Does Free Agent Spending Affect NFL Defensive Performance?

The Miami Dolphins made waves when they signed Ndamukong Suh for $19 million a year last season. But did it help them?

There’s a bizarre economy in place in the United States these days.

I don’t mean capitalism, or the welfare system. I mean a more personal economy. This is an economy where people don’t look to fix their broken items, or refurbish worn and old possessions, but rather just toss it away if it’s busted and buy a new one. To solve problems, sometimes we just decide to pay first and ask questions later. Education system is busted? Throw money at it. Banking and auto industries are going under? Throw money at it.

I bet many people today would hear the legend of the little Dutch child who plugged the dam with his finger and wonder why he didn’t crumple up some Euros and wedge them into the crack.

The National Football League is no different. Front offices see flaws in their franchises all the time and decide to hang a few Benjamins off of a fishing hook and trawl it through free agency to solve their woes. Pass rush is bad, Miami Dolphins? Throw $19.1 million annually at Ndamukong Suh. Can’t keep Tom Brady off your backs, New York Jets? Darrelle Revis is willing to take $14 million a year to help you.

But does spending more in free agency actually affect NFL defenses?

Make It Rain

NFL franchises have spent an average of more than $10.4 million on defensive free agents over the past five years, hoping that these veteran presences could bring immediate results to their teams. 

Did they actually do all that much to solve teams’ defensive woes?

We can check this by using the all-encompassing Net Expected Points (NEP) metric here at numberFire, which helps us break down player value in the NFL. NEP is an analytic helps us take the numbers we get from the box score and shows how that player did versus expectation. By adding down-and-distance value to standard box score information, we can see just how much each play and each team as a whole influence the outcome of games. If a defense allows 5 yards on 3rd-and-2, it means more to the game than it does on 3rd-and-10, and those plays should be valued accordingly. For more info on NEP, check out our glossary.

So, for our study, we want to know if spending more on defense in the offseason indicated a larger positive change in defensive value from one season to the next.

We can figure this out by looking at the statistical R-correlation between these variables. Essentially, if there is a positive correlation, that means that when one variable increases or decreases, so does the other. A negative correlation means that when one increases, the other decreases, and vice-versa. The closer a correlation is to 1 or -1, the more influence the variables have on each other; the closer it is to 0, the less they are connected.

The table below shows the correlation between spending on defense in free agency and the change in schedule-adjusted Defensive NEP from the previous season to the next. In other words, how does spending impact a potential positive change in performance? Is there a strong relationship?

Adj. Def. NEP Change
Defensive FA Spending Correlation   -0.12

We do see a negative relationship in dollars to annual change in Adjusted Defensive NEP, which means that the more a team spends, the more their year-to-year value changes toward the negative (the better they are at preventing other teams from racking up NEP). This isn't an ironclad relationship and, in fact, is relatively weak. But there's an inclination towards changing for the better. The chart below depicts the scatterplot of these data points, so you can see the spread of money spent versus defensive performance, as well as a trend line that helps us see the virtual average.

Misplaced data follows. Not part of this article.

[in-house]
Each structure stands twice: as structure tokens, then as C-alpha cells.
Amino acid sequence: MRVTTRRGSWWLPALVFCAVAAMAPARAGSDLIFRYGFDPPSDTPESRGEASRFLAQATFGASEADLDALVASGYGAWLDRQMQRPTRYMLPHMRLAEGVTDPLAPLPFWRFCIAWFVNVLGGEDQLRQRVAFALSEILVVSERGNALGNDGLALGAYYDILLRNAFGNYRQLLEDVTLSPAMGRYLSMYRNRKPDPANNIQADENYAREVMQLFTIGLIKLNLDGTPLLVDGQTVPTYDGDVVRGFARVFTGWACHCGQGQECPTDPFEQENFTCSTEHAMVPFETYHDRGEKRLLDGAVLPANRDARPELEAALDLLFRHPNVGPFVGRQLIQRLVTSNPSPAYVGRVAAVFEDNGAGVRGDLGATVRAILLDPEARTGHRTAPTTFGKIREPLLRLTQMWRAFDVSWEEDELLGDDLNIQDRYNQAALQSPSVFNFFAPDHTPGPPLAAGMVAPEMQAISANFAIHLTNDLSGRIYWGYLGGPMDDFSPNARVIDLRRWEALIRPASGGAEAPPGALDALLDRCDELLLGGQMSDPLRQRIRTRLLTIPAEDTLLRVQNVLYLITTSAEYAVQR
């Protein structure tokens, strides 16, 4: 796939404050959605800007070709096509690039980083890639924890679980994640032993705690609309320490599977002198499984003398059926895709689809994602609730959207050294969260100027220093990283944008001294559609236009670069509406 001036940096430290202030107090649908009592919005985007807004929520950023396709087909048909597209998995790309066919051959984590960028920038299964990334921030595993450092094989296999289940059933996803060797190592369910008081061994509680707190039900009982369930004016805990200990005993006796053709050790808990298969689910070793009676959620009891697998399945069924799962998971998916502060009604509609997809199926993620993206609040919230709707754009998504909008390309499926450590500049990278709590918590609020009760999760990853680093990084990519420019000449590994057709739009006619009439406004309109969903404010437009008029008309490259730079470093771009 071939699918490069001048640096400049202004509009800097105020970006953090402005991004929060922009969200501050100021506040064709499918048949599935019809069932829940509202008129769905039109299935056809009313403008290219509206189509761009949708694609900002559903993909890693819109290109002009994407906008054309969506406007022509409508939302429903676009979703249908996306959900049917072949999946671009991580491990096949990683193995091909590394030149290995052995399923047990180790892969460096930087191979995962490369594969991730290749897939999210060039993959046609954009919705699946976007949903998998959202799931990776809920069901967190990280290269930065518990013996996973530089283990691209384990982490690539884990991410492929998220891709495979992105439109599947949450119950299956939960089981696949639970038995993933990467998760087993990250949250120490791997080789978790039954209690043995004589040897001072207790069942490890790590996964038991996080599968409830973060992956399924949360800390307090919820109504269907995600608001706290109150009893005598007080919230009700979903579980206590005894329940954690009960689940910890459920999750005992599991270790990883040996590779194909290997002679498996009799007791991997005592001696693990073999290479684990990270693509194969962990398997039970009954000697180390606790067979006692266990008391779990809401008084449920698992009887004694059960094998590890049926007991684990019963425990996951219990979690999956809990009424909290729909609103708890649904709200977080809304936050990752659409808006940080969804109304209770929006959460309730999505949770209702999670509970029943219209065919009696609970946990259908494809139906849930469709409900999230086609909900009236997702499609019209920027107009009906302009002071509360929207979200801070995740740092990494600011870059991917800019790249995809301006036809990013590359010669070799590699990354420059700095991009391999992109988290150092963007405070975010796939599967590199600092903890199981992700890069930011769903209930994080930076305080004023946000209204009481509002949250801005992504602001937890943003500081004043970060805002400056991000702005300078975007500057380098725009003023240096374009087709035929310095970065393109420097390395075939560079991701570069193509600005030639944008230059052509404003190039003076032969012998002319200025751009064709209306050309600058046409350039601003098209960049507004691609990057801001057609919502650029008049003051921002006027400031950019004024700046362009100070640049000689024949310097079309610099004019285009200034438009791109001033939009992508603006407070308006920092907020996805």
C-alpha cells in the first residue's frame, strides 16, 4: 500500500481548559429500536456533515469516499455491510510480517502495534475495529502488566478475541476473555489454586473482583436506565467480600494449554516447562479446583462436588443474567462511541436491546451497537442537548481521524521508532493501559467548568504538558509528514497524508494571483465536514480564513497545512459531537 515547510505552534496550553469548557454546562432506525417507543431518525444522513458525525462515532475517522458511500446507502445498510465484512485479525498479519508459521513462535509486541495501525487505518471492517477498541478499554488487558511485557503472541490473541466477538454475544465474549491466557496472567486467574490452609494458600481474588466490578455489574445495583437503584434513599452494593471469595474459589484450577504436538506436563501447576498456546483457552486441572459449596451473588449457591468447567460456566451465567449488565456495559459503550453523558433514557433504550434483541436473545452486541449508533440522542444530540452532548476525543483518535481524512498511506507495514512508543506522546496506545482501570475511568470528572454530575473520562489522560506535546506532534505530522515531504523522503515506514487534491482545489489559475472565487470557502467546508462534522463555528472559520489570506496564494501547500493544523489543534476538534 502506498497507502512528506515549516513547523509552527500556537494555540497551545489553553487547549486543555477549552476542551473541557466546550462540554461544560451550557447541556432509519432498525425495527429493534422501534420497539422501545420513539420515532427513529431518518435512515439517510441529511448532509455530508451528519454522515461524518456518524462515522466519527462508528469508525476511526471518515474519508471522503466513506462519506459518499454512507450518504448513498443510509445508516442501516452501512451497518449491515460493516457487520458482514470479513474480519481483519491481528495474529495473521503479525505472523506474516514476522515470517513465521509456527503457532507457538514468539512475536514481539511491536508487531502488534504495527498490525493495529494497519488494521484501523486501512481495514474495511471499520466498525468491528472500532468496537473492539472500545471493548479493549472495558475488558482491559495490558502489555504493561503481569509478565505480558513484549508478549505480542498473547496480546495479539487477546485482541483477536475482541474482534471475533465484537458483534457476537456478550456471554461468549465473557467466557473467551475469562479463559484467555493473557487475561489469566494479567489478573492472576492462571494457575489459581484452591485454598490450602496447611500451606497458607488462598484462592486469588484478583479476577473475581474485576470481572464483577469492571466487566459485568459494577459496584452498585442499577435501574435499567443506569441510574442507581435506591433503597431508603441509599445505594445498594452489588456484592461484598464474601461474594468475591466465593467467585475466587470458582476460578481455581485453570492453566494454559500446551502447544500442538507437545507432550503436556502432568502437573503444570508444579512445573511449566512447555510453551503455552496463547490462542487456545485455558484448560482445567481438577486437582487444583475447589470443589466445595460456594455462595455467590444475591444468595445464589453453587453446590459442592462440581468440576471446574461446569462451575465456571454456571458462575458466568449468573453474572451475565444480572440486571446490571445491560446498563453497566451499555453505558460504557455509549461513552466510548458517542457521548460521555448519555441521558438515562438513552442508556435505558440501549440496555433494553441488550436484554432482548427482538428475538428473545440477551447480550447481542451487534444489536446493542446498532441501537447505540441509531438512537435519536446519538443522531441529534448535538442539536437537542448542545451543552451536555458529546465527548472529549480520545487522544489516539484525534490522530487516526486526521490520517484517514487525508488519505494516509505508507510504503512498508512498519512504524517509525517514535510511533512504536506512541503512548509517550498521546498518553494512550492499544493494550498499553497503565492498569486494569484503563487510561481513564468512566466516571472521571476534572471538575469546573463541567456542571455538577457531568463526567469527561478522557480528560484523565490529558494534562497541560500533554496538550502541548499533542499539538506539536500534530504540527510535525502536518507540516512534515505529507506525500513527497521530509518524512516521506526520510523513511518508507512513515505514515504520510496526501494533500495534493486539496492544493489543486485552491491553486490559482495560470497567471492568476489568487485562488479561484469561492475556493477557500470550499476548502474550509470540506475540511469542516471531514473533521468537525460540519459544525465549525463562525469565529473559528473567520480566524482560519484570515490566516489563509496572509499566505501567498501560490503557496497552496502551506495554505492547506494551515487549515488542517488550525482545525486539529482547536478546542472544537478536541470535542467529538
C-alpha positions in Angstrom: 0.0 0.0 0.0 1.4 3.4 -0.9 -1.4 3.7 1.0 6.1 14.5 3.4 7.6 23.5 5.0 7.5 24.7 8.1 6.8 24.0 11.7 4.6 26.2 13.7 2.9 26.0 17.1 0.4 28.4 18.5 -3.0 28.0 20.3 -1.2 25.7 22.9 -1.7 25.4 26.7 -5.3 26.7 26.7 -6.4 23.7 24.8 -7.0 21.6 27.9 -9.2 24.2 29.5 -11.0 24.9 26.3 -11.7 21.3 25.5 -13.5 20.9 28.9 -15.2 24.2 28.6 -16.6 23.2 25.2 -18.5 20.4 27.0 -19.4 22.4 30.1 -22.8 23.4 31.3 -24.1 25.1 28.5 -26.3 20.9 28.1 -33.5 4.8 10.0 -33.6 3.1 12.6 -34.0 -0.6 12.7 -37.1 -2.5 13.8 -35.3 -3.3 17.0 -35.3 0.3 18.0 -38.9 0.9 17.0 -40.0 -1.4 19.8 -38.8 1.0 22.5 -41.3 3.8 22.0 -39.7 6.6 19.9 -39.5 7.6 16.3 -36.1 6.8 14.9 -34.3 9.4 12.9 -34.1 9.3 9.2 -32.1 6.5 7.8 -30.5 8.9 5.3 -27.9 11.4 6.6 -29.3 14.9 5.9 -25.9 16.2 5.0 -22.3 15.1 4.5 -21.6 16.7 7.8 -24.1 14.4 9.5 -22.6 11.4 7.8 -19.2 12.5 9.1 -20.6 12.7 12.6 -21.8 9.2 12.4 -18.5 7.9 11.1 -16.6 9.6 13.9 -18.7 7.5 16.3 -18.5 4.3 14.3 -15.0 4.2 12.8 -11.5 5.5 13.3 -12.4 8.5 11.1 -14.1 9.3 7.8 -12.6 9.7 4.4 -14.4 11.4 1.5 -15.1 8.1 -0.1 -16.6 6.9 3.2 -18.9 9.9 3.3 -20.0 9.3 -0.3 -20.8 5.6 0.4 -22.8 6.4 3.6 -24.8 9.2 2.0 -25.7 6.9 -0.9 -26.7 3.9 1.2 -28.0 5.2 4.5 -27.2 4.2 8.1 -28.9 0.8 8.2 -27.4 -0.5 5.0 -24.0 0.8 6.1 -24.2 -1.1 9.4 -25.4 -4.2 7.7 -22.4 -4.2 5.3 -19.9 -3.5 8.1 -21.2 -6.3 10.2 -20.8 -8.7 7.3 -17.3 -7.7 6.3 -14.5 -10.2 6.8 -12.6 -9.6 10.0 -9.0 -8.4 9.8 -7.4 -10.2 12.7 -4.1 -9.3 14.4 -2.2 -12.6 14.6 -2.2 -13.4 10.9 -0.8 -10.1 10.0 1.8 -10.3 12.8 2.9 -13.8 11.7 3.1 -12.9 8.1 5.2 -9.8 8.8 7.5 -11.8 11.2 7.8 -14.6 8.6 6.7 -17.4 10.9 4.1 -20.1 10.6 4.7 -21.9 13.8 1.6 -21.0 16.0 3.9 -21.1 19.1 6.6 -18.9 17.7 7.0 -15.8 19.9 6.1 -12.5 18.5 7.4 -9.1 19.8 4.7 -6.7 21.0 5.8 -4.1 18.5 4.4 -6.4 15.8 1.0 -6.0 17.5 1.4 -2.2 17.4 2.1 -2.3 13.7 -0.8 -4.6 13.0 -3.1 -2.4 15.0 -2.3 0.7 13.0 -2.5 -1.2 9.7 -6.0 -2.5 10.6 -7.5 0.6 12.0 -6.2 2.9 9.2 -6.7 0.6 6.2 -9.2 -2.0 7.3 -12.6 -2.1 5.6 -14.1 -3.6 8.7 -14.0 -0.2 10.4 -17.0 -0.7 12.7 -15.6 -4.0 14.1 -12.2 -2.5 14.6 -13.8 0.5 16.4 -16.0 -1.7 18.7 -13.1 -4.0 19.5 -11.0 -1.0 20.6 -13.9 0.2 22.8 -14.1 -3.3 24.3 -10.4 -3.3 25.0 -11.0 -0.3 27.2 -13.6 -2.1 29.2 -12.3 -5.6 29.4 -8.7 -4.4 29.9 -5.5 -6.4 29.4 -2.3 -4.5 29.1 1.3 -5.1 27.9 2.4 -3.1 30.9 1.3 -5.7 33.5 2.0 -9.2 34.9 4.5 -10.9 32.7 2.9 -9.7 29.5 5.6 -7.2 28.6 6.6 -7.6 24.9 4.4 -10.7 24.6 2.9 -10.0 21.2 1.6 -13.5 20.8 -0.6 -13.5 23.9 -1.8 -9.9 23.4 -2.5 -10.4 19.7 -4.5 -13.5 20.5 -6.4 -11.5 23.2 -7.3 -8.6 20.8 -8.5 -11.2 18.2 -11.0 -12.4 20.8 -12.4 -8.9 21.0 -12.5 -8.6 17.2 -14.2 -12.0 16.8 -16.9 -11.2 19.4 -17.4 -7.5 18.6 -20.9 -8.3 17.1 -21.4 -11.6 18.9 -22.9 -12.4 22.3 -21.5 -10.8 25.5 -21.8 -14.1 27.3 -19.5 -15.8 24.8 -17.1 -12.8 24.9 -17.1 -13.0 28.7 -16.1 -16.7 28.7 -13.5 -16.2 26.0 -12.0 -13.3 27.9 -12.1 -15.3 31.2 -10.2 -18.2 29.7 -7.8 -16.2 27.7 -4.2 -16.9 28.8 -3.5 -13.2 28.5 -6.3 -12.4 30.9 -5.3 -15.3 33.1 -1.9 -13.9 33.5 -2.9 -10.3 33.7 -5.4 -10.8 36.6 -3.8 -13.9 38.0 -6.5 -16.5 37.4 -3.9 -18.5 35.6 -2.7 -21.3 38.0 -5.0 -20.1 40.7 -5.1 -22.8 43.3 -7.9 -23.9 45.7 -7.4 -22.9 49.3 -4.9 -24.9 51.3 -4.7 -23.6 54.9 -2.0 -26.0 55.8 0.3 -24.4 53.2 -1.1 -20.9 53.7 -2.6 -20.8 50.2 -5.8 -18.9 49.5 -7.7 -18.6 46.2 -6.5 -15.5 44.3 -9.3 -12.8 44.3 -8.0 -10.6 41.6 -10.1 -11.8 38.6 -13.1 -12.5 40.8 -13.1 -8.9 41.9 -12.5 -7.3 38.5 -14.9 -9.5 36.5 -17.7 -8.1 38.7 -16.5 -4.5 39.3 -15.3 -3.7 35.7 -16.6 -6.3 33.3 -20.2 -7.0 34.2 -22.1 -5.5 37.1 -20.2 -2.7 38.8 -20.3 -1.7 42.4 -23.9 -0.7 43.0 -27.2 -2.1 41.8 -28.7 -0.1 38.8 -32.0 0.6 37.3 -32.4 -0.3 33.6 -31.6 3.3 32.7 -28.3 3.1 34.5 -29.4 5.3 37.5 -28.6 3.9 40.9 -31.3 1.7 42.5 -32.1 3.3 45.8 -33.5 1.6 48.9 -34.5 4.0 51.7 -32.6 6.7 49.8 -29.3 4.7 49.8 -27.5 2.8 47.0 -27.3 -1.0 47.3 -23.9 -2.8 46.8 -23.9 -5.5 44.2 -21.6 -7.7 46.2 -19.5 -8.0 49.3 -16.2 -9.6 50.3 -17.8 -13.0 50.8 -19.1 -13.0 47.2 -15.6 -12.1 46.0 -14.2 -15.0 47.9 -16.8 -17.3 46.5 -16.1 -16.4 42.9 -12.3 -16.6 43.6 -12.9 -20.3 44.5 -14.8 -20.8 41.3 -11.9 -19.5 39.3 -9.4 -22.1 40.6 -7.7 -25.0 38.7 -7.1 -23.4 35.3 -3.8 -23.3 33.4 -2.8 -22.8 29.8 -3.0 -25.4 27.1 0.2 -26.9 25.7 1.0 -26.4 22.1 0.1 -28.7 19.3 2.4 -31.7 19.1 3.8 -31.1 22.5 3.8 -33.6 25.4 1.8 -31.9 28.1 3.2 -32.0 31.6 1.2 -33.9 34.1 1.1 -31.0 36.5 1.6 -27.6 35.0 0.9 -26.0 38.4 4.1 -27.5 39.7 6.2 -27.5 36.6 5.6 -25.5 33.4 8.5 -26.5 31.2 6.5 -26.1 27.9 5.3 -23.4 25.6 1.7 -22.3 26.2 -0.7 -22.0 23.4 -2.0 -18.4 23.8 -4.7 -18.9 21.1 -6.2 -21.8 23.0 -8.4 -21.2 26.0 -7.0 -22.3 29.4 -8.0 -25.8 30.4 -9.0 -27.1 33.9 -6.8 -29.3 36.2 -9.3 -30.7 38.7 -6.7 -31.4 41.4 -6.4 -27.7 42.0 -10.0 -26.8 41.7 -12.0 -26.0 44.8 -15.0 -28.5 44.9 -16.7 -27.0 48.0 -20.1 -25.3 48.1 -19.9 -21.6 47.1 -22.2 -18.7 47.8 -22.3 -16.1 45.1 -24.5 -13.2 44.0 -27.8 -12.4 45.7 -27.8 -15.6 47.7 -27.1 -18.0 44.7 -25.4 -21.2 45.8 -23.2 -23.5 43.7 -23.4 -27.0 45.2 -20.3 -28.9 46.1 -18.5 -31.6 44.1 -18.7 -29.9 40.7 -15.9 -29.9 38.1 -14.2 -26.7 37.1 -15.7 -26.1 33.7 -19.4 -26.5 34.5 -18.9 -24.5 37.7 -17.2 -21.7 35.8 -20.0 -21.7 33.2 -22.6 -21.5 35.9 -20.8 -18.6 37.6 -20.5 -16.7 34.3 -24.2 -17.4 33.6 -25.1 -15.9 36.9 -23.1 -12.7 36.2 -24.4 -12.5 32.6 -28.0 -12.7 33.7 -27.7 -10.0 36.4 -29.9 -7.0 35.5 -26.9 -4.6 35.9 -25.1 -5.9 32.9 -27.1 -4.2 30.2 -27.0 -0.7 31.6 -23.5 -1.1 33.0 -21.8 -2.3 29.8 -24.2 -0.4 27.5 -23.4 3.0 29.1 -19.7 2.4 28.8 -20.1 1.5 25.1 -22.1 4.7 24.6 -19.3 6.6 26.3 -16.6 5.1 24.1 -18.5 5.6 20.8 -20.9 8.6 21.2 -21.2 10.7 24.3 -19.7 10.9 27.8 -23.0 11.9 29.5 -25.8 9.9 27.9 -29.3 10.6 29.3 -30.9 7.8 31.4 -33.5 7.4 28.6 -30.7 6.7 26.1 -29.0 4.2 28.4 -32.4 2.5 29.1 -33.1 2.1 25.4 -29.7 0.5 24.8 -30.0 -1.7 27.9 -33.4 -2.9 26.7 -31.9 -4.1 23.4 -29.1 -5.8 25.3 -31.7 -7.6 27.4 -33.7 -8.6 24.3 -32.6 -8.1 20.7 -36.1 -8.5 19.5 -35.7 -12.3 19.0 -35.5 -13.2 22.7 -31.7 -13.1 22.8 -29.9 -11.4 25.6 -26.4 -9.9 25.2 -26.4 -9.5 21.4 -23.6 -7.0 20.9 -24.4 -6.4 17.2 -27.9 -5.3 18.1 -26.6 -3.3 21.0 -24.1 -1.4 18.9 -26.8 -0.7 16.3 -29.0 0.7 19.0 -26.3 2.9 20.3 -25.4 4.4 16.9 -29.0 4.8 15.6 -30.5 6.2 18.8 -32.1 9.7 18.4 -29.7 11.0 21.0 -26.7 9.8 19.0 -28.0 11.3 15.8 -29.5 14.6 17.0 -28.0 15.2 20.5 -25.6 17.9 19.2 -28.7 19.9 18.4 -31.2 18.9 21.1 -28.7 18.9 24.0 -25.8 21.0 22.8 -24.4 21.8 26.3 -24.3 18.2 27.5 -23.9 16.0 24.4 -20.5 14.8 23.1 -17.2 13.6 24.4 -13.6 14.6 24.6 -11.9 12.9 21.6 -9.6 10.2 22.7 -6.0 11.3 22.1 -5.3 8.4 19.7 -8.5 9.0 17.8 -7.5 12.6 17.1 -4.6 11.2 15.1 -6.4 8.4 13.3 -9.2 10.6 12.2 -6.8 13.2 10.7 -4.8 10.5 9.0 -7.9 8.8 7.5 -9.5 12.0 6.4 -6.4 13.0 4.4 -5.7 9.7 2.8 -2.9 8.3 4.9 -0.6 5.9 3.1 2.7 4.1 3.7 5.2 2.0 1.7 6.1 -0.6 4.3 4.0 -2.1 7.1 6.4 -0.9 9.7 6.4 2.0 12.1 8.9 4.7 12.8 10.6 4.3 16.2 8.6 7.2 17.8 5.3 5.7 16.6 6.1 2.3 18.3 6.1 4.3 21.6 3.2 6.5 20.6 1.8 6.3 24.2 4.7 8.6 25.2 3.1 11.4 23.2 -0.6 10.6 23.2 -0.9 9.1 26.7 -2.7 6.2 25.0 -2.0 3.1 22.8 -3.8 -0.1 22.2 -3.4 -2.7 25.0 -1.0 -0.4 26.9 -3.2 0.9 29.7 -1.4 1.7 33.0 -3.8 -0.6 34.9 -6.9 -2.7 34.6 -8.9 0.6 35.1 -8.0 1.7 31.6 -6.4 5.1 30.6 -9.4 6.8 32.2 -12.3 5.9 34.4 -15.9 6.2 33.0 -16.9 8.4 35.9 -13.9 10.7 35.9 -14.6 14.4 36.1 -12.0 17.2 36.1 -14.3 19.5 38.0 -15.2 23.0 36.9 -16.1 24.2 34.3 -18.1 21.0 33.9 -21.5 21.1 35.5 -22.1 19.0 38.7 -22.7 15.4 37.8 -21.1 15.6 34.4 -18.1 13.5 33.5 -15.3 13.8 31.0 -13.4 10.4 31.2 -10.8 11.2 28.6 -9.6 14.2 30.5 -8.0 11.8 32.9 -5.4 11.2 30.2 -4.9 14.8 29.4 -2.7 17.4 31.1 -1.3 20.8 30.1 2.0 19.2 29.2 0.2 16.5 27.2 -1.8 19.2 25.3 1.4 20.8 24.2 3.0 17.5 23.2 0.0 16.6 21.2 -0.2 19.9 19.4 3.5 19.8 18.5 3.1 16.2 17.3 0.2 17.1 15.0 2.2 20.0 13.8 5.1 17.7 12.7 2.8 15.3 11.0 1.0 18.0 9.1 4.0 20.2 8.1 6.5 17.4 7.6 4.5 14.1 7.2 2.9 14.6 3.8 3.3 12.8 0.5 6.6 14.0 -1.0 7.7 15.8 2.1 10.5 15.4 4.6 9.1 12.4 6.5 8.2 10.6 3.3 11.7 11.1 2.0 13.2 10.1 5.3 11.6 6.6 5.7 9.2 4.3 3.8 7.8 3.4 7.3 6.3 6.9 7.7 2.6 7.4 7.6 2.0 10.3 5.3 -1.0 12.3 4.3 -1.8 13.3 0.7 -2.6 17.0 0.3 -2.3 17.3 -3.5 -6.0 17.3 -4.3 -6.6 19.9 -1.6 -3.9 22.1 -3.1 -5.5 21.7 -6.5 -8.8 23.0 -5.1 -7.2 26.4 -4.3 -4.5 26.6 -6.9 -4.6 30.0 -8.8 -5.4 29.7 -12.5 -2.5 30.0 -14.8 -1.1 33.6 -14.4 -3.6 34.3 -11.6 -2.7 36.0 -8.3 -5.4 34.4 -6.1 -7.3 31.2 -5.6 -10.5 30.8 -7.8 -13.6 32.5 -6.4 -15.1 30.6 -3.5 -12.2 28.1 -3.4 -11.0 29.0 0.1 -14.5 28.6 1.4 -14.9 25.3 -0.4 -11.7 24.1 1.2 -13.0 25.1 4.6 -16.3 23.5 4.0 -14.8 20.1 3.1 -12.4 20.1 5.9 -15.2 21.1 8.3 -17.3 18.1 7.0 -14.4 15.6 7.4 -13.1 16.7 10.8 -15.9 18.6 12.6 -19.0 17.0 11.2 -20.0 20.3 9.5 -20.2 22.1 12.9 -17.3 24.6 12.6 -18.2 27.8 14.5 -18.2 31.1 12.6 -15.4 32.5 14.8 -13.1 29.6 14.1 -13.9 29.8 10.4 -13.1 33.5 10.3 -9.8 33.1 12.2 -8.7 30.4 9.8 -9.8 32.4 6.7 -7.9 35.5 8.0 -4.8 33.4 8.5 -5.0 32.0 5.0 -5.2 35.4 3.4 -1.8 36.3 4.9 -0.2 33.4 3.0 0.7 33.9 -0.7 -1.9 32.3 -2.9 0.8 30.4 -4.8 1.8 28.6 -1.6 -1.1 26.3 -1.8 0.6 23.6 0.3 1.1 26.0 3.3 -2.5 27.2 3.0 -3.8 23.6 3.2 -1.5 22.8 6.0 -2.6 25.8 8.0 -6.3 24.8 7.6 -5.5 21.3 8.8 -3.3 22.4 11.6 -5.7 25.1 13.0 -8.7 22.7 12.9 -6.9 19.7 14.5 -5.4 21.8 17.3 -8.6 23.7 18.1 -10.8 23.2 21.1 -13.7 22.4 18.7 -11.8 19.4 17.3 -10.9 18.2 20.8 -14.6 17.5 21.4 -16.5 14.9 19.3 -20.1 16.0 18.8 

Offseason Money Spent vs. Adjusted Defensive NEP Change

This isn't a good sign for free agency truthers. 

For reference, the two data points that come close to falling in line with an ideal -1.00 correlation at the extremes are the 2015 New York Jets in the upper left (who spent $36.7 million on defense in free agency and finished with an Adjusted Defensive NEP that was 103.08 lower than in 2014) and the 2013 Chicago Bears on the lower right (who spent just $7.7 million and finished with 178.39 Adjusted Defensive NEP more than in 2012). But every other season besides those two indicates this is not a relationship at all.

Mo’ Money, Mo’ Problems

The data proves it: there is very little to the idea that spending money on defense in free agency changes a team’s fortunes for the better. It won’t guarantee that they become a good defense the following year, and hardly even a better one. Even at the upper reaches of expenditure, the average change in Adjusted Defensive NEP for a team that spends at least $15 million in free agency on defensive players is just around -3.19 Adjusted Defensive NEP. That’s not a major amount of the course of a year, not to mention that a field goal less of NEP is probably not worth that much money.

The final question I have about this data is: what does it mean for fantasy football owners? Should we look to a team who spends gobs of cash in free agency to pick our team defense units for the following season? In short, it doesn’t matter. The correlation between defensive free agent spending and D/ST fantasy points is -0.07, essentially statistically irrelevant. The best strategy for picking a defense in the fantasy landscape is still to cross your fingers, throw a dart, hope for the best, and then stream them all season.

But whatever you do, don’t throw money at your defense.